• Bonds—issued by the U.S. Treasury Department and other U.S. government agencies, stalwart blue-chip public companies and more risky start-ups, U.S. states and municipalities, and foreign governments and corporations.

Diversification helps provide a way to benefit from the variety within each asset class. For example, if your equity portfolio is well diversified, some of your stock holdings are likely to rise when others fall—reducing short-term losses. Meanwhile, you’ll maintain exposure to the long-term growth potential of stocks. Consider the bear market between 2000 and 2002. The broad stock market lost 49%, as measured by the S&P 500® Index.7 But certain types of investments held up well: Small, value-priced shares gained 1.6%,8 while real estate investment trusts (REITs) jumped 34.4%.9 Many investors with well-diversified portfolios held exposure to these stock categories, helping to cushion their overall returns. Holding a variety of bond types may similarly reduce your bond portfolio’s fluctuations.

One easy and convenient way to diversify a portfolio is through mutual funds. A mutual fund is an investment that pools together many securities into one investment vehicle. Individual investments in the funds are aggregated to purchase securities consistent with the fund’s objective. There’s a mutual fund for most investment objectives—from those that seek capital appreciation to those that seek income or capital preservation. There are also funds that invest in multiple asset classes so investors can have a well-diversified portfolio with as little as one to three funds. They are managed by professional portfolio managers who either actively manage the fund’s investments, or "passively" manage them to try and track the returns of a specific market index. Mutual funds can offer investors the advantages of diversification and professional management if they do not have the time or the expertise to do it themselves.

The staying power of diversification

It’s true that stock diversification provided little protection during the worst months of the downturn: Between September 15, 2008, and March 9, 2009, small caps fell 51.9%,8 foreign stocks fell 45.3%,10 and the best-performing U.S. economic sector, consumer staples, lost 31% (the worst-performing sector, financials, fell 83%).3 With every type of stock falling, there was nothing to cushion equity investors’ losses.

Such short-term disruptions are part of market history. Diversification historically has not worked as well during periods of severe stress in the financial system—and the months following the failure of Lehman Brothers on September 15, 2008, encapsulated the greatest threat to the global financial system since the 1930s.

But, after each previous episode of synchronized losses, various types of stocks and bonds reverted to their distinct patterns, renewing diversification’s benefits.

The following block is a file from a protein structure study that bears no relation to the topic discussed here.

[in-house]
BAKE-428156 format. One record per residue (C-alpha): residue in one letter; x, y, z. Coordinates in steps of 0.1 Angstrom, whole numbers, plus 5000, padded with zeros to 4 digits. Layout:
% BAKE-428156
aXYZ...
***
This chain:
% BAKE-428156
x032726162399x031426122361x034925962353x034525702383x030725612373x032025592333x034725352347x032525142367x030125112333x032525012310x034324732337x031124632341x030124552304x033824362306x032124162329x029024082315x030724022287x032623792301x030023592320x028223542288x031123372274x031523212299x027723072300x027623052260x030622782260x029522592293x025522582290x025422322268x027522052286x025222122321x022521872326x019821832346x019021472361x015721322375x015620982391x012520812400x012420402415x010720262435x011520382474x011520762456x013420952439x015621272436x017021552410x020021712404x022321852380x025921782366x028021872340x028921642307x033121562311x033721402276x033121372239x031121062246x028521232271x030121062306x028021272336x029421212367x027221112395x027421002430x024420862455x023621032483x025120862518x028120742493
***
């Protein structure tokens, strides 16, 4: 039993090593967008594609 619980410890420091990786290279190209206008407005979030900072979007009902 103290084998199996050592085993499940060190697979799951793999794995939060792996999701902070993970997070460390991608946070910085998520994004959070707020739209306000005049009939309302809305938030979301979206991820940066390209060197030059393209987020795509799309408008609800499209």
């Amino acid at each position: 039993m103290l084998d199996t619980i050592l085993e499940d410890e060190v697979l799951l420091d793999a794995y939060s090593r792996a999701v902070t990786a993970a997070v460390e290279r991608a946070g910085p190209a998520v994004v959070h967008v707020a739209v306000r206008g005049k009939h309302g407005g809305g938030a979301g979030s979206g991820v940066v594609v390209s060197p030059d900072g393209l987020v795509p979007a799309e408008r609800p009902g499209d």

“The recent environment, in which most assets declined simultaneously, was severe—but it was not without precedent,” notes Macdonald. “We’ve seen similar things happen during other major crises. But each time, diversification’s benefits have subsequently returned.”

Diversification isn’t a magic bullet. If you’re a long-term investor, you can expect to experience distinct periods in which many types of investments fall in tandem. But those periods have proven to be the exception. Maintained over the long term, diversification can reduce your portfolio’s volatility, which may improve your chance to reach your investment goals.

“Diversification is more beneficial over a longer time frame,” says Andrew Windmueller, director of institutional portfolio management in Fidelity’s global asset allocation division. “It’s important to think about the value of diversification over your time horizon, not over just a few months.”

Moreover, diversification is far more attractive than the alternative: concentrating a portfolio in a small number of securities. Portfolio concentration increases risk, but may not enhance returns, and could leave you vulnerable to big losses that may be difficult to recover from.

So did the bear market spell the end of diversification? In a word, no. But it did force investors of all ages and asset levels to reassess their understanding of this fundamental investing tenet.

“Recent events have provided investors with the opportunity to reevaluate their financial plans and tolerance for risk,” Macdonald says. “In the future, they can use what they’ve learned to build better-diversified portfolios with allocations that are more consistent with that level of risk.”

Fidelity's Portfolio Advisory Services

If you don’t have the time or inclination to handle your investments, you may want to consider turning over the management of your portfolio to a professional investment team. Fidelity’s Portfolio Advisory Services will manage your portfolio for you so that you don't have to worry about managing and maintaining your own asset allocation strategy.